The beginning is a very fine place to start indeed for the Federal Agencies Digitization Guidelines Initiative Born Digital Video subgroup of the Audio-Visual Working Group. As mentioned in a previous blog post, the FADGI Born Digital Video subgroup is taking a close look at the range of decisions to be made throughout the lifecycle of born digital video objects, from file creation through archival ingest and access delivery. Through case histories from federal agencies such as National Archives and Records Administration, Smithsonian Institution Archives, and National Oceanic and Atmospheric Administration, Library of Congress, Voice of America and American Folklife Center, we are exploring the “truth and consequences” when creating and archiving born digital video. In this blog post, we’ll look at some of our guiding principles for creating born digital video.
But as Julie Andrew’s says, let’s start at the very beginning. What do we mean by born digital video? Quite simply, it’s video that is recorded to digital file at the point of creation. Born digital video is distinct from digitized or reformatted video, a label used to describe the result of translating the analog signal data emanating from a video object into a digitally encoded format. FADGI’s Reformatted Video subgroup is developing a matrix which compares target wrappers and encodings against a set list of criteria that come into play when reformatting analog videotapes.
The first set of FADGI BDV case histories highlight what we call advice for shooters (a.k.a. videographers), and by extension, the project managers within cultural heritage institutions who are responsible for the creation new born digital video files – especially determining the technical file specifications. It’s important to recognize that the FADGI target audience for these case histories isn’t Hollywood or commercial entertainment producers. It’s the cultural heritage community or smaller archives who create non-broadcast classes of content recording such as oral histories. A great example is the Civil Rights History Project at AFC. These types of projects have the opportunity to spec out the born digital video deliverable from the very beginning and end up with a file that is ingest ready for preservation and access systems.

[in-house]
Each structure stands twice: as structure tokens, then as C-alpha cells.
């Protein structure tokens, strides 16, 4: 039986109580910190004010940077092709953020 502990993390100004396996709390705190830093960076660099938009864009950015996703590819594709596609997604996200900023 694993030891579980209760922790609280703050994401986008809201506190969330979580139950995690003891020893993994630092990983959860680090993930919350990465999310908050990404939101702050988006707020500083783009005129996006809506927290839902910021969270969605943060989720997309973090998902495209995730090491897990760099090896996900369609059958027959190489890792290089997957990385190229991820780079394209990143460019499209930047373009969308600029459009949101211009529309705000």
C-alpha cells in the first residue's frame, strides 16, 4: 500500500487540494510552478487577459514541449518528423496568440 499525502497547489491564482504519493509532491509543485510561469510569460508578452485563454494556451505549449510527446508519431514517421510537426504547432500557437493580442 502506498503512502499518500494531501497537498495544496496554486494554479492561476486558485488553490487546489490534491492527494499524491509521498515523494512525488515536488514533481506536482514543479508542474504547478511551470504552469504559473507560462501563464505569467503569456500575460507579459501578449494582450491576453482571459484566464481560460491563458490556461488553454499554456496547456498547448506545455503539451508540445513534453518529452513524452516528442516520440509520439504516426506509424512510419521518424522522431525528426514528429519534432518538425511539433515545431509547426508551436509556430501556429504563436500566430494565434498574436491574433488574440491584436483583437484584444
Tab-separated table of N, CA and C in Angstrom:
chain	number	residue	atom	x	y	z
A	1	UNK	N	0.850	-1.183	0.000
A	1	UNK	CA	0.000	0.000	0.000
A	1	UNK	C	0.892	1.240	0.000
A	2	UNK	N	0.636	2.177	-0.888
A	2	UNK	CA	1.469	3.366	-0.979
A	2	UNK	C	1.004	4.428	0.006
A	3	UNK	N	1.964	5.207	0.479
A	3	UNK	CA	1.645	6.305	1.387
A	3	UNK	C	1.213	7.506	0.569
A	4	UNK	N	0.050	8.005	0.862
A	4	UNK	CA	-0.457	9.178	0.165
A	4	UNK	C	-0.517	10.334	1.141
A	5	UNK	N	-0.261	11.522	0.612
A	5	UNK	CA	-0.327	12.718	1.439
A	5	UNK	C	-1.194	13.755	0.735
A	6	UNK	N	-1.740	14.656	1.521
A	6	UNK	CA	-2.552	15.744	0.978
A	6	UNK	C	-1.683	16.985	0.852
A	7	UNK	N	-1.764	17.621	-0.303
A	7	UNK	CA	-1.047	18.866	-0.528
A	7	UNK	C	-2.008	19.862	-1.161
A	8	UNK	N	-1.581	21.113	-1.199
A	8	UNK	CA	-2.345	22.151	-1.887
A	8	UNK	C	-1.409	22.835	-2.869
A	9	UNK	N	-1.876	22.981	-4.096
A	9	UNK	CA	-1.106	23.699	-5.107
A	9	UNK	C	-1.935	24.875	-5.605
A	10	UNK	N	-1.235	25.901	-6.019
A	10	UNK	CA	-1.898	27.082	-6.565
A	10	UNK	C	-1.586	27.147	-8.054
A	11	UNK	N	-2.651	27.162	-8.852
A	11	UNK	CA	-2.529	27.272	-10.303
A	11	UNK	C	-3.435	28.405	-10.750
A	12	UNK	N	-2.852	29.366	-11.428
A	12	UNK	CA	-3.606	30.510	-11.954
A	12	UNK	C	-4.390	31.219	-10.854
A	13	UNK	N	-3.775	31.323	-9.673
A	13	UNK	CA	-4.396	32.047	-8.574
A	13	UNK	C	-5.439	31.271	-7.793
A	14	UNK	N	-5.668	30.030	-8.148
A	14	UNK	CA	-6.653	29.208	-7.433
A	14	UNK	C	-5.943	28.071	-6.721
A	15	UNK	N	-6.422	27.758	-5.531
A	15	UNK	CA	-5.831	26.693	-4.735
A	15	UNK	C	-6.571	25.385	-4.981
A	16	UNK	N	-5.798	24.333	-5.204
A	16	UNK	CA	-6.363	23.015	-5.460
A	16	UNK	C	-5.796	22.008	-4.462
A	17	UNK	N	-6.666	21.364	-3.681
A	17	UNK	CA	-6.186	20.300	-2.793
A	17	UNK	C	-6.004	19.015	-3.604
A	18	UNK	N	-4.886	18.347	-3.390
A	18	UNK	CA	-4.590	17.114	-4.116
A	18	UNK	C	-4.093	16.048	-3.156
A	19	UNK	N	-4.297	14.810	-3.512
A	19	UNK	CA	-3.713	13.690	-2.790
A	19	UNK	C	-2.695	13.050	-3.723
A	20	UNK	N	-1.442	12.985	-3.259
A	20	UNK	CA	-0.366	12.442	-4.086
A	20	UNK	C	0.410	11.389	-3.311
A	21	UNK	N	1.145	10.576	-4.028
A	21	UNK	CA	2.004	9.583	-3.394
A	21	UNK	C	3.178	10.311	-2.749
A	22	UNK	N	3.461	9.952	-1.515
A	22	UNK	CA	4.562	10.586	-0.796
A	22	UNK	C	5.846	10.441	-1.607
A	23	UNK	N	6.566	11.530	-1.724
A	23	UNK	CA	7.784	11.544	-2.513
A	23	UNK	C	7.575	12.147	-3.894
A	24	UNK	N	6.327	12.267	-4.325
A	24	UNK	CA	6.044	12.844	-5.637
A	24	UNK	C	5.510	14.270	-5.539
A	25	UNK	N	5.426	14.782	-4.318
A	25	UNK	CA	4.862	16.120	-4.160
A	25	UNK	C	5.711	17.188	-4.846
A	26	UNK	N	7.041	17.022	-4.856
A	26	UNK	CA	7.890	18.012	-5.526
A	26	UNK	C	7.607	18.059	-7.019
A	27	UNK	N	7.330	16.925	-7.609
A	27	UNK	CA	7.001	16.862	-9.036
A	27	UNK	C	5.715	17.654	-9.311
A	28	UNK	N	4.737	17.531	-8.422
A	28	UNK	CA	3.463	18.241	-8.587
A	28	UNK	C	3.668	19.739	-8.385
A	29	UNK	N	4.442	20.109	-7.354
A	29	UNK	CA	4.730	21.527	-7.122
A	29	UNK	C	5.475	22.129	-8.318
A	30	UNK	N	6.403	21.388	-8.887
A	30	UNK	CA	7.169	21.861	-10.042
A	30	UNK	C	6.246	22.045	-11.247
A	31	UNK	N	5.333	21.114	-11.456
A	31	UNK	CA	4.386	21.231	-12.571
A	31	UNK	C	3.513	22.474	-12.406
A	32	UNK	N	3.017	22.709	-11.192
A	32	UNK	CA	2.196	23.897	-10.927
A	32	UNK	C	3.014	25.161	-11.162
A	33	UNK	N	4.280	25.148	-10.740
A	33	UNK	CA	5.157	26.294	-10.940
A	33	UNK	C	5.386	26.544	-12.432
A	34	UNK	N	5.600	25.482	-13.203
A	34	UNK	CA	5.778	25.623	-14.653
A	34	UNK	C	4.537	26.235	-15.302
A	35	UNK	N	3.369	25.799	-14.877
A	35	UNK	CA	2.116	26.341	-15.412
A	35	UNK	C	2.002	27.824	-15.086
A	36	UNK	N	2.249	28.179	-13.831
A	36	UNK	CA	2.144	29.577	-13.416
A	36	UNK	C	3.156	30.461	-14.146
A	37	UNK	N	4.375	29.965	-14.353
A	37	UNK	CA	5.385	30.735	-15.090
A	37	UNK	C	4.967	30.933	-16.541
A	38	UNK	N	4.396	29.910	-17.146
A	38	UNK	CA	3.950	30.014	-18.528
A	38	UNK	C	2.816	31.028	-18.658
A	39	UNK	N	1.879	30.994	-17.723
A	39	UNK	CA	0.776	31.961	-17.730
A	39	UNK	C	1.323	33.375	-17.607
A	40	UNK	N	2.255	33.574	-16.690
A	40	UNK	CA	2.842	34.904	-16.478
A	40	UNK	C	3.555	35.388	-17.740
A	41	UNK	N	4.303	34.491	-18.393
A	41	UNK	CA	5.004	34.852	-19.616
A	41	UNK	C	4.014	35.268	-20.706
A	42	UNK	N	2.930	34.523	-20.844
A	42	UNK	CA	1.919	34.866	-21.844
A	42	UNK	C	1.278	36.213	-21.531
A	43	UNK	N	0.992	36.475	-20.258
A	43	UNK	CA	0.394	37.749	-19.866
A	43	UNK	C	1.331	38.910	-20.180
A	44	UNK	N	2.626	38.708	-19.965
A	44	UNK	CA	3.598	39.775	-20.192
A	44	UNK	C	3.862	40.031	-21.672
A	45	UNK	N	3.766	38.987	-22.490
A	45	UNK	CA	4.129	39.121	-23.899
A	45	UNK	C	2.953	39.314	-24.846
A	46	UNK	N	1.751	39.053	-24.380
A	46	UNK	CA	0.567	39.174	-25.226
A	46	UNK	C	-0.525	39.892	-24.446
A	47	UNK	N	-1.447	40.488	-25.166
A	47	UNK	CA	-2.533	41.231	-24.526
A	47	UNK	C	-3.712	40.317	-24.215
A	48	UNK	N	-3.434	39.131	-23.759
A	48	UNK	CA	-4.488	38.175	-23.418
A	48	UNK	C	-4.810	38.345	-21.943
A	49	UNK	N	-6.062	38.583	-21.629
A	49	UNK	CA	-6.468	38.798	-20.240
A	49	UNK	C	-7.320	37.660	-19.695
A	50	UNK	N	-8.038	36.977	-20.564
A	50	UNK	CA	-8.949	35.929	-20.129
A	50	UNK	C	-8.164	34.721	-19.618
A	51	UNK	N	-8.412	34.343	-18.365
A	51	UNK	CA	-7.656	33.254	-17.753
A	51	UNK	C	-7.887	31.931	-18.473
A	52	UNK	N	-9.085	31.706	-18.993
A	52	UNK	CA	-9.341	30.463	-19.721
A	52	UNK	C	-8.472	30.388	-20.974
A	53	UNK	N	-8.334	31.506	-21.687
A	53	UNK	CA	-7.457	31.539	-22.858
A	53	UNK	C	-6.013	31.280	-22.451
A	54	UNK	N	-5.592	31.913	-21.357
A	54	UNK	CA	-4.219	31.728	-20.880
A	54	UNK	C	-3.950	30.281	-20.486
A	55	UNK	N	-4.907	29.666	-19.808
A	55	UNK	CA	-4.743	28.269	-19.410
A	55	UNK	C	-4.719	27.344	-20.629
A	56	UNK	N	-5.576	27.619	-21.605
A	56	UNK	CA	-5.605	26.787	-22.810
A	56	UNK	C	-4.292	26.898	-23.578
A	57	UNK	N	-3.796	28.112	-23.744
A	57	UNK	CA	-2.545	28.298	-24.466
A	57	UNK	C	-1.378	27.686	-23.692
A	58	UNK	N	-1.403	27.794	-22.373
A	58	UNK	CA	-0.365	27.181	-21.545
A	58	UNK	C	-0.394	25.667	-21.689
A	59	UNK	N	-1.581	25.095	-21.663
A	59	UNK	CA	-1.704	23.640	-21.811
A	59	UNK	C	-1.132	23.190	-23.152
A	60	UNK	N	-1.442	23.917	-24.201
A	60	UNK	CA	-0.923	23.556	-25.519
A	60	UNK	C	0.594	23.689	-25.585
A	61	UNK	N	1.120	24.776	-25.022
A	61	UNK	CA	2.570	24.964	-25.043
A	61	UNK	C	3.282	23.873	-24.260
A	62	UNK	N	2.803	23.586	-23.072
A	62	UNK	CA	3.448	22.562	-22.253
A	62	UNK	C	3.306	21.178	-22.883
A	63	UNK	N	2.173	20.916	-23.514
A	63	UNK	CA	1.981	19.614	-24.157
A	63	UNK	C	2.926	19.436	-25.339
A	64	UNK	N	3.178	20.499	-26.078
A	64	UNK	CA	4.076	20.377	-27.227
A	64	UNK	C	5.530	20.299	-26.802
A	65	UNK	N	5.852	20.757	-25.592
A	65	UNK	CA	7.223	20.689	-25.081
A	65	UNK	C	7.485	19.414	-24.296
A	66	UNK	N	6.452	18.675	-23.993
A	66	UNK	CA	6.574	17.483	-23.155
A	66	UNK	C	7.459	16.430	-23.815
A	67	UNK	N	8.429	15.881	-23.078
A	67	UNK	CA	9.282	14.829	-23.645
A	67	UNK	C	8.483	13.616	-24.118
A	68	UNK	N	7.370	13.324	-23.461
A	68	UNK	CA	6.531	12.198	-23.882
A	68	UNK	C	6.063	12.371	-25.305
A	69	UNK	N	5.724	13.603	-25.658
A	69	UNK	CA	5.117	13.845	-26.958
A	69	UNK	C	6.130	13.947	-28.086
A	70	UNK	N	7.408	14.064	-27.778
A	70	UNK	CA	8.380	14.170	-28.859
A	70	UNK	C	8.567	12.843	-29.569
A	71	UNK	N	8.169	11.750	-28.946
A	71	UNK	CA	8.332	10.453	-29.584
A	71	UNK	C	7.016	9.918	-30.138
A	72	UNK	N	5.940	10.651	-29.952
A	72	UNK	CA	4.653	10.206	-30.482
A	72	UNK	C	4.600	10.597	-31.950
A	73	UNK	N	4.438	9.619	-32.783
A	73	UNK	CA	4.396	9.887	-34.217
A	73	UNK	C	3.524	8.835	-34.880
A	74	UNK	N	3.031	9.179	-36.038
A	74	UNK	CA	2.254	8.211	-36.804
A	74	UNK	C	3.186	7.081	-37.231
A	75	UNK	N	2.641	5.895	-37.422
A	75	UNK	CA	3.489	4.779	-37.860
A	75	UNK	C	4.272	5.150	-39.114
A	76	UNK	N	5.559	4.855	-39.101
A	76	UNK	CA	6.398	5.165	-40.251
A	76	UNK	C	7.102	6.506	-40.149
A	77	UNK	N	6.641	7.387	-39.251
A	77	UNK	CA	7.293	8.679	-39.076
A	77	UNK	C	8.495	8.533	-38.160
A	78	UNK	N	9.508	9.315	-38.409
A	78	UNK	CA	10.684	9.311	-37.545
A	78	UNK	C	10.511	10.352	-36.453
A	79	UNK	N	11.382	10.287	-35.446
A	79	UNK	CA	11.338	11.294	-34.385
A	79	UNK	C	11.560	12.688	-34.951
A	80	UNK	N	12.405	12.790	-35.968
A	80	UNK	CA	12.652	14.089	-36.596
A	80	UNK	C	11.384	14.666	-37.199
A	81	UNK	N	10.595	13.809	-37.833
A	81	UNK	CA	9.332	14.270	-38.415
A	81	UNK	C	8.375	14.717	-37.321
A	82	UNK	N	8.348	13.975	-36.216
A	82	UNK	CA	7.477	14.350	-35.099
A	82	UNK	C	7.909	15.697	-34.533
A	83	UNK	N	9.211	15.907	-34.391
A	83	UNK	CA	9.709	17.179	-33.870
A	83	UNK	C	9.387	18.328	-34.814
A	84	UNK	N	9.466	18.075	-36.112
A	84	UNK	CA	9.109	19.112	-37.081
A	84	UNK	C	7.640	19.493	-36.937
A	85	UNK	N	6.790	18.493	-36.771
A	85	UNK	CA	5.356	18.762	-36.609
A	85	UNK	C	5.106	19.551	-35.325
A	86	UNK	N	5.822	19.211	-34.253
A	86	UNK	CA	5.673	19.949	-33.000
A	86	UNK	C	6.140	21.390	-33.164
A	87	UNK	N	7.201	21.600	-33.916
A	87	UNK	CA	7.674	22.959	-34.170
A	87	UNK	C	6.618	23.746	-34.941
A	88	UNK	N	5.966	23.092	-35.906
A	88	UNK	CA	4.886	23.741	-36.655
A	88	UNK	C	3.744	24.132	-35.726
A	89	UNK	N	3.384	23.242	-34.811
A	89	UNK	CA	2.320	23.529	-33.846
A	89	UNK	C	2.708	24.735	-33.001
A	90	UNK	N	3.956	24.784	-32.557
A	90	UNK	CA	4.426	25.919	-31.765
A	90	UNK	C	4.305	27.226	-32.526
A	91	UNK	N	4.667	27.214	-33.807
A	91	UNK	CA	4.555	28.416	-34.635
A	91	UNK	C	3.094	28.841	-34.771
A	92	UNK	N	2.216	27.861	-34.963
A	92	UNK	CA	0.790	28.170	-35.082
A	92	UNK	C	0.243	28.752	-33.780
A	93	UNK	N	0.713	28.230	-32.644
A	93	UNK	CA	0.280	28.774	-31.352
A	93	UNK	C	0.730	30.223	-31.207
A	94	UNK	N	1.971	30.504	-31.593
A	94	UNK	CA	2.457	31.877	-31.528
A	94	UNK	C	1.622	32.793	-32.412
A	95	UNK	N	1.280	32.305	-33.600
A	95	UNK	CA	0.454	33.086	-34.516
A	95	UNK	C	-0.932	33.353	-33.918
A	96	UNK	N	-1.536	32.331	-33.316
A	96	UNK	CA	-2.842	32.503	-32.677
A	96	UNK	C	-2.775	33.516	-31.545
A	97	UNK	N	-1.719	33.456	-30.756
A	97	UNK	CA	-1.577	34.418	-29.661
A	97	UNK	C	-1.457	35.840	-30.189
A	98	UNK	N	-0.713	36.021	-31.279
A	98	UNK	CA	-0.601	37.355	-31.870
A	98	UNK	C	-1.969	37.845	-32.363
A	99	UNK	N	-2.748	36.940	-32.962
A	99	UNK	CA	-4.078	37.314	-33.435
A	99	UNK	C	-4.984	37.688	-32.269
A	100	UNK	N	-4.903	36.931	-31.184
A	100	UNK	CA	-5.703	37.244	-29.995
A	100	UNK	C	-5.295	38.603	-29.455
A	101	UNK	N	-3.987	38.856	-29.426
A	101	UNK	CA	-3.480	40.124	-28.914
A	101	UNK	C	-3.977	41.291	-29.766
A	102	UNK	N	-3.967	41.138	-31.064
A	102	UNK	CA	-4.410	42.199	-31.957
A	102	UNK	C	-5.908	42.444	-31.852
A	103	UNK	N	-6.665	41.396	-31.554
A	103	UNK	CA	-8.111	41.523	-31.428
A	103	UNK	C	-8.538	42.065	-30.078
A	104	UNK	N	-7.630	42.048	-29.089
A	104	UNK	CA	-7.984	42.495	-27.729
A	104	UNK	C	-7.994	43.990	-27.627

The goal of the case histories project is to use guiding principles to illustrate the advantages of starting with high quality data capture from the very start. Two examples of FADGI’s guiding principles for creating born digital video include:
- Create uncompressed video instead of compressed video. Compressed video reduces the amount of data in a file or stream. Although a reduced amount of data can be beneficial for easing storage, transfer, and play-out requirements, it generally introduces additional technical complexity which can have a negative impact on usability of the file over time. Uncompressed video retains all the visual information captured at the selected resolution, which is preferable for preservation purposes.
- If compression is required, use lossless compression over lossy compression. Lossless compression uses algorithms that restore the compressed data after decompression. It is essentially reversible compression. Lossy compression permanently alters or deletes the compressed data. If data reduction gains are significant enough to warrant using the added complexity of compressed files, lossless compression is preferred to preserve video quality.
These are just two examples that focus on the video encoding. The guiding principles also cover considerations for file wrapper or container capabilities, format sustainability and more general project concerns.
But here’s the thing: our case histories don’t always follow our own guiding principles. And that’s just fine by us. None of us live in a utopian world where digital storage is abundant and systems are completely interoperable. We all have to make choices and compromises to work within our restraints. Uncompressed video files can be huge and a burden to manage and maintain. Lossy compression can be appropriate for certain projects. The guiding principles should all be read with the caveat “if you have the option….” Sometimes, you simply don’t have the option for a myriad of reasons. But when you do have the option, the guiding principles highlight the advantages of high quality data capture. The important take-away from the case histories project is the choices made during the file creation process will have impacts on the long term archiving and distribution processes and it’s essential to understand what those impacts are and have a plan for to resolve any conflicts.
Our hope is that these guiding principles and case histories help us start to flesh out more specific format guidance for born digital video but that’s in the future. The case history project, which will be published on the Federal Agencies Digitization Guidelines Initiative website this spring, is the first step towards understanding where we are as a community and what we can learn from each other.
Nicely written and explained, Kate.
Do you know if consumer video camcorders or smart phones with video recorders have a compression/no compression option?
Thanks, Mike. To answer your question, it depends. Some have more options than others – the prosumer and professional camcorder certainly have these options and cell phones are improving capture options every day. We’ll be including some advice on equipment in this project as part of a larger Resources List. Some of these might be helpful:
Oral History in the Digital Age: Playlist Equipment: http://ohda.matrix.msu.edu/gettingstarted/playlists/equipment/
Basic Guide to Shooting Video, JISC Digital Media: http://www.jiscdigitalmedia.ac.uk/guide/basic-guide-to-shooting-video/
Which Digital Camera Do You Recommend? JISC Digital Media: http://www.jiscdigitalmedia.ac.uk/guide/which-digital-camera-do-you-recommend